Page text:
Monday 21 July 2008


The release of Apple's mobile me Iphone software is a disaster for one customer - me! And I don't even have an Iphone.

During the past week, it's occurred to me that I'm doing business with a great many companies where the relationship is way out of balance. I need them many many times more than they need me.

After four days without email, thanks to a prolonged outage of the Apple email system, and with little by way of apology or direction from Apple, it is pretty plain that my email is a much bigger matter of concern to me than it is to Apple.

Today, the company announced a record quarterly profit of $1.07 billion US.

While Apple enjoys a zealotry from its fans and the media that might provide inspiration for a Presidential candidate or a religious cult, their haste to keep their new products and the profits flowing appears to have bowled over their impressive technical team.

Waiting for the Iphone, Apple Store Sydney

The release last week of the software companion to the Iphone, known as MobileMe, is a disaster for at least one customer. Demobilised me.

I've been a subscriber to a service called .mac for the past few years. It's like a hotmail, yahoo mail or gmail account. It has some extra features, but it also has a catch. It costs $139 per year. For that, I have assumed that I would have an email platform of unrivalled stability - and perhaps some customer service as well.

On Saturday morning, I woke to discover that my .mac email was down. I wasn't too alarmed. I recall experiencing outages of a few minutes before.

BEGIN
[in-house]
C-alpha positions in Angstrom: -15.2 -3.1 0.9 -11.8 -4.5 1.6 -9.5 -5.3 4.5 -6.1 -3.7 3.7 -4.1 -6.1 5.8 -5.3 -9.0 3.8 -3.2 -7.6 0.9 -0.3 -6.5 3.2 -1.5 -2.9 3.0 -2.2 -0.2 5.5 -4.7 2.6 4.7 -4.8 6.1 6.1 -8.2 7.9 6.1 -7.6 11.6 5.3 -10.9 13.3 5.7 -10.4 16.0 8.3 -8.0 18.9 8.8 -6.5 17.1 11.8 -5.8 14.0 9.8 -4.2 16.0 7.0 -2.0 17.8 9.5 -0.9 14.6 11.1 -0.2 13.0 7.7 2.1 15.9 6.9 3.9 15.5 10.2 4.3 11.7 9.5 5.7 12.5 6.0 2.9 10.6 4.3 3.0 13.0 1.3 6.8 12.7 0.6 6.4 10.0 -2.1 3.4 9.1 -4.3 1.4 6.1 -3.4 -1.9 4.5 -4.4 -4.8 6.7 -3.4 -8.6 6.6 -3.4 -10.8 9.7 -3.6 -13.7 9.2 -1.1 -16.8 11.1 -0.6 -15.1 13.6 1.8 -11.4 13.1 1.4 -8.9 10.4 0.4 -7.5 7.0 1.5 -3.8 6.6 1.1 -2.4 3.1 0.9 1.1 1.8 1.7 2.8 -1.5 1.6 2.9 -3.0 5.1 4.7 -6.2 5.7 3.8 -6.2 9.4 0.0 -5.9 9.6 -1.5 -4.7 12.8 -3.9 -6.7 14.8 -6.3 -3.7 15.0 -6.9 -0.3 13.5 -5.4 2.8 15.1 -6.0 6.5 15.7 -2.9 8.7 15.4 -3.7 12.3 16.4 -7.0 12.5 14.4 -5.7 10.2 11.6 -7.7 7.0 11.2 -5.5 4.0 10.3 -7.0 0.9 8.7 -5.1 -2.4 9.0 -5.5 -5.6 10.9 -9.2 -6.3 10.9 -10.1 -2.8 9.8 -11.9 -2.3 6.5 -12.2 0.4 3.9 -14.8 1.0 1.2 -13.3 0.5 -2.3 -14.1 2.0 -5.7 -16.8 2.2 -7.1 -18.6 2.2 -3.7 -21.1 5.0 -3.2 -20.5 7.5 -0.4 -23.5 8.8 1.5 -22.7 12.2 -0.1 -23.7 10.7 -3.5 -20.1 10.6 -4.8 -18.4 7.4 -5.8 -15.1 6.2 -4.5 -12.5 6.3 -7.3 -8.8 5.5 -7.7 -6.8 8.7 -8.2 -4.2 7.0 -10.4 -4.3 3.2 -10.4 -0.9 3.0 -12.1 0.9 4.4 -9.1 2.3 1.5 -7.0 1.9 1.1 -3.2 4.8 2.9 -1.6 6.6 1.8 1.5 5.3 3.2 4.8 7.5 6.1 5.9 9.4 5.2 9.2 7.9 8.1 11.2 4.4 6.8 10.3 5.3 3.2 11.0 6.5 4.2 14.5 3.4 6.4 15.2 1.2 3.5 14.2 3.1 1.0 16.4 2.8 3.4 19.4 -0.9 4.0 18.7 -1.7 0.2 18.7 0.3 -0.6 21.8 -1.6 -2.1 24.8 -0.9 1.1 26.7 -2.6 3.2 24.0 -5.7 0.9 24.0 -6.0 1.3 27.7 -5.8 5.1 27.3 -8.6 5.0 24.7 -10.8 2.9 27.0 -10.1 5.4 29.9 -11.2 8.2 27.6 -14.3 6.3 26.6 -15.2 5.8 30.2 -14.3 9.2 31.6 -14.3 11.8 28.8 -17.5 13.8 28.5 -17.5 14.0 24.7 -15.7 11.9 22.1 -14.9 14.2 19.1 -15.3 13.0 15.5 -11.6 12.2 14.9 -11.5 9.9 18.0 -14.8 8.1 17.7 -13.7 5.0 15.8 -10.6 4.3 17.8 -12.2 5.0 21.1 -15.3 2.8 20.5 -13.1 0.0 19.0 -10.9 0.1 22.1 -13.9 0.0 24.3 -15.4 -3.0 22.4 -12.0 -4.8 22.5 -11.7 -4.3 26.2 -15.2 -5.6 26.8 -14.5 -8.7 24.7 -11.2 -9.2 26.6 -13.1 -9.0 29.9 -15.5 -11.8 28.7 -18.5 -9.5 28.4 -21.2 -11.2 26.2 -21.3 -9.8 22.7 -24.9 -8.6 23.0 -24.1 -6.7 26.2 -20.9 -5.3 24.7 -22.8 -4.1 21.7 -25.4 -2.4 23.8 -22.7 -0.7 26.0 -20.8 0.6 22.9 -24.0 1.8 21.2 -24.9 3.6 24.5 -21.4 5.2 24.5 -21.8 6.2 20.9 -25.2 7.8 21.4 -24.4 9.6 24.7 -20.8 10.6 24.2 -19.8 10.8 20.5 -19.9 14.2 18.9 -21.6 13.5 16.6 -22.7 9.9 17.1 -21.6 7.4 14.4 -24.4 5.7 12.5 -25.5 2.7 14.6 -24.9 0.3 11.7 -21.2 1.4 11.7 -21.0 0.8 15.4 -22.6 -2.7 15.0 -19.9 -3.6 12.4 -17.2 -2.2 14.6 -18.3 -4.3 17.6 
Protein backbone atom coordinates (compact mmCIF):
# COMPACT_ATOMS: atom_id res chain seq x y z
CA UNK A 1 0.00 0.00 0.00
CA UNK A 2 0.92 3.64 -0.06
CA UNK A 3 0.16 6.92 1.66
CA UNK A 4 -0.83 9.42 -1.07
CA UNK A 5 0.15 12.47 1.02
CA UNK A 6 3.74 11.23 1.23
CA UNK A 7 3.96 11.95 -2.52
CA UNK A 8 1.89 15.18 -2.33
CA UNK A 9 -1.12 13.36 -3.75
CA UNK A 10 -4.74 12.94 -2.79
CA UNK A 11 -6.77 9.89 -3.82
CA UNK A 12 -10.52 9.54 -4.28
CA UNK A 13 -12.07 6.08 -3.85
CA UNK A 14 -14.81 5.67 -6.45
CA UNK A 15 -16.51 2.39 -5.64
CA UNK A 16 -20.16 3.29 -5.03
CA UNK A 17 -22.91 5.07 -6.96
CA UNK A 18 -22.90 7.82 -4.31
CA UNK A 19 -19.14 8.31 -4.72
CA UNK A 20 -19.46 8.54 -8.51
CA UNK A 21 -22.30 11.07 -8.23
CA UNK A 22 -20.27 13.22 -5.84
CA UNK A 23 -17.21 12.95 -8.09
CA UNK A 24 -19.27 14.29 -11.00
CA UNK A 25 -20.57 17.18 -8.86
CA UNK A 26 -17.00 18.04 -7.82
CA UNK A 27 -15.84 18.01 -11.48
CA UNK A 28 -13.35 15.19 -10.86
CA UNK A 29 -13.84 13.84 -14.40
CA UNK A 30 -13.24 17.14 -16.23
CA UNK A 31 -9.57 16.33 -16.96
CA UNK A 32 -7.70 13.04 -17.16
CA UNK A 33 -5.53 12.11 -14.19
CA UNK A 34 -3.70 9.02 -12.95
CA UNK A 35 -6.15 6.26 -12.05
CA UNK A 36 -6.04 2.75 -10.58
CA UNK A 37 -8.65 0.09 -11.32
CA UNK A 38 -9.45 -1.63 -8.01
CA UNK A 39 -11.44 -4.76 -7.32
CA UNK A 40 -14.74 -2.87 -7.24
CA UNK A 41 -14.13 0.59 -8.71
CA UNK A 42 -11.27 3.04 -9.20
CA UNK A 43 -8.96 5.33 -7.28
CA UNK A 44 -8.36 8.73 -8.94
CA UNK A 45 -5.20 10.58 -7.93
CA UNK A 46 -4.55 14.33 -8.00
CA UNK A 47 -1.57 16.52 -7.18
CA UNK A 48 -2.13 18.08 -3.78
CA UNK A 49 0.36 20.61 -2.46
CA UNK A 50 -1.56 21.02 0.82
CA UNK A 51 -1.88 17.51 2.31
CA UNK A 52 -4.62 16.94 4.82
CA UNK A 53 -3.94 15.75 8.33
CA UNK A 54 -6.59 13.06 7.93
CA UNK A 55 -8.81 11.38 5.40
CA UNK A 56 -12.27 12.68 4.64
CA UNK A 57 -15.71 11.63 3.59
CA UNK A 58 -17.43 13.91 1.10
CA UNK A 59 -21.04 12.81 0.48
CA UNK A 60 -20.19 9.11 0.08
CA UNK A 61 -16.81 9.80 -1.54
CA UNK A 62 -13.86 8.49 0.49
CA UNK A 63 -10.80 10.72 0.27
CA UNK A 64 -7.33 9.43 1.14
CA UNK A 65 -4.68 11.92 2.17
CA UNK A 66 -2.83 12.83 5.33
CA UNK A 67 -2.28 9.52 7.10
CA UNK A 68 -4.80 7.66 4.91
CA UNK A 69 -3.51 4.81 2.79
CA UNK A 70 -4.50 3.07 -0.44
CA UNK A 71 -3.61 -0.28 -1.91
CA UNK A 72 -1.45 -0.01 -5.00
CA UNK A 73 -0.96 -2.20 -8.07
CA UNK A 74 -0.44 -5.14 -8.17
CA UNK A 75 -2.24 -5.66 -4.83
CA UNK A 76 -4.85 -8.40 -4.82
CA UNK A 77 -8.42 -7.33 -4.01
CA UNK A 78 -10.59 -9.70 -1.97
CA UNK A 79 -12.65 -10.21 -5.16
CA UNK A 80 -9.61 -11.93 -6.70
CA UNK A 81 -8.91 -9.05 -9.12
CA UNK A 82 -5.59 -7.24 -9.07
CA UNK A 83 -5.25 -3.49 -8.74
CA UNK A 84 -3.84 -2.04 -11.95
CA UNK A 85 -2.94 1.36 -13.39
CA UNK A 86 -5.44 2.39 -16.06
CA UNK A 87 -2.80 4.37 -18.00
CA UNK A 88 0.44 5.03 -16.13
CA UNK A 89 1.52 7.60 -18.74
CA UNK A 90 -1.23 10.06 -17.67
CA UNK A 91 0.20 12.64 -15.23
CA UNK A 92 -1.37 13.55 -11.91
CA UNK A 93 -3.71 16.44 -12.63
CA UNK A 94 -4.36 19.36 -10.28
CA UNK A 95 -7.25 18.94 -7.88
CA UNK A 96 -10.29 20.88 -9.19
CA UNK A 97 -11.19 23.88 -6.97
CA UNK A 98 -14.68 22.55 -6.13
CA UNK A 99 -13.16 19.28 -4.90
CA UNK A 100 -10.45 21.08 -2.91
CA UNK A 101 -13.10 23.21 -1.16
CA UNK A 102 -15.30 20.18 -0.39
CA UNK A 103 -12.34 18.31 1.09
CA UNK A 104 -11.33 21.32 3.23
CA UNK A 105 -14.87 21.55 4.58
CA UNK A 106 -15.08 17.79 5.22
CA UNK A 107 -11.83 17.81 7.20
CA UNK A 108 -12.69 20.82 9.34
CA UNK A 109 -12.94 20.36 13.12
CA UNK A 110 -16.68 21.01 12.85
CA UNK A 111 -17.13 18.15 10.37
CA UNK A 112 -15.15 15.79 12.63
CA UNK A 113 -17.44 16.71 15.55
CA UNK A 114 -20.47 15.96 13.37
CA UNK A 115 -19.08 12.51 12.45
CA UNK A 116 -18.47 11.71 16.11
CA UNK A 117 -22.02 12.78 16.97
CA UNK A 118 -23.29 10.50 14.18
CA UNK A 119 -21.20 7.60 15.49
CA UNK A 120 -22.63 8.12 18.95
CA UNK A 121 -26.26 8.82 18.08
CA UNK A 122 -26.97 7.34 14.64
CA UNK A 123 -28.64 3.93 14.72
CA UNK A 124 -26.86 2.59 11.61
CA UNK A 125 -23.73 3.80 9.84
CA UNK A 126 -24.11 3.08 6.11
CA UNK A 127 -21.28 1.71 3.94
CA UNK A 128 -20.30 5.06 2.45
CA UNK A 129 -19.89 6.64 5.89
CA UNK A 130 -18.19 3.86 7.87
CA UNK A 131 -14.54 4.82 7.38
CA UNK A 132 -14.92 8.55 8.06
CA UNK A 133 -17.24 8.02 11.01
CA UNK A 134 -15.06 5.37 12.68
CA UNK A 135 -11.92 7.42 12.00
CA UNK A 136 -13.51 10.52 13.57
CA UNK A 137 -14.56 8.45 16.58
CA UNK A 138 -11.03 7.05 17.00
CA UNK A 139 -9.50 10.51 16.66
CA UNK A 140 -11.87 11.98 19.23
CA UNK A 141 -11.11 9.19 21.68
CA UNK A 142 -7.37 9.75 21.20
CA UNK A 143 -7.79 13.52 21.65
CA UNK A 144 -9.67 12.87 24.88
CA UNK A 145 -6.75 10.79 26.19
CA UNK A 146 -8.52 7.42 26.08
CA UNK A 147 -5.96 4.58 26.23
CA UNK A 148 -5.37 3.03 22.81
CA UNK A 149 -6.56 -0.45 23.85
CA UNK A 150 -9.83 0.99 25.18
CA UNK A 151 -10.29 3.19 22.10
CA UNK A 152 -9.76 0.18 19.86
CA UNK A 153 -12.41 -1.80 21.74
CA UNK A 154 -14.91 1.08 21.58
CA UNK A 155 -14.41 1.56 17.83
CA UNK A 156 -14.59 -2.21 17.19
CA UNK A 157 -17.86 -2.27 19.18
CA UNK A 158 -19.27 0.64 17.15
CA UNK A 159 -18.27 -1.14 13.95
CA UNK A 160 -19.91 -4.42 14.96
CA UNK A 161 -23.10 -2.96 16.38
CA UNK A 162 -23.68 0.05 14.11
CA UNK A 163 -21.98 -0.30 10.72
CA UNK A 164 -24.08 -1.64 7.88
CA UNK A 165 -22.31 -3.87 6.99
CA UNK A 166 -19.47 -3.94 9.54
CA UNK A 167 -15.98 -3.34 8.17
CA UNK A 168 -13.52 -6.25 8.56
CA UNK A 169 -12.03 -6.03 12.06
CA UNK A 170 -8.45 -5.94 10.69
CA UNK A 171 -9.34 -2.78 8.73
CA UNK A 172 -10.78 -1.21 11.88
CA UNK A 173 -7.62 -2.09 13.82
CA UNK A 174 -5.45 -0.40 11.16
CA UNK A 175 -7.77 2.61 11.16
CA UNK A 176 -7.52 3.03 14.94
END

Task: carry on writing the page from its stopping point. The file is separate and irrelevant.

It's now been four days since I've received any email. And I'm worried.

Apple have confirmed that the problem is at their end. They haven't provided any other information or service that might indicate they appreciate the seriousness of an email system disabled for four days.

My Apple mail account is where my personal life resides. Having lived abroad for many years, a lot of my personal relationships are maintained by email. For the past four days, anyone who sends an email to me assumes that it has gone through - but it hasn't. Who knows what I might be missing out on?

And then there's the banking, credit card, newsletter and magazine subscriptions. They are essential aspects of modern life. And I'm being deprived of all of them by an overly ambitious Apple keen to sign up as many Iphone customers as possible to its inadequately tested MobileMe service.

It's certainly made me very conscious of how dependent I am on email.

But that's just the start of the story.

Just as disturbing as four days without email, is the faceless beast that one encounters when service is required.

Apple is ubiquitous. I can't open a newspaper or walk down the street without being clobbered by an image of the Iphone or an Apple icon. Yet Apple's service is less ubiquitous. In fact there is nobody in Australia to discuss this problem with.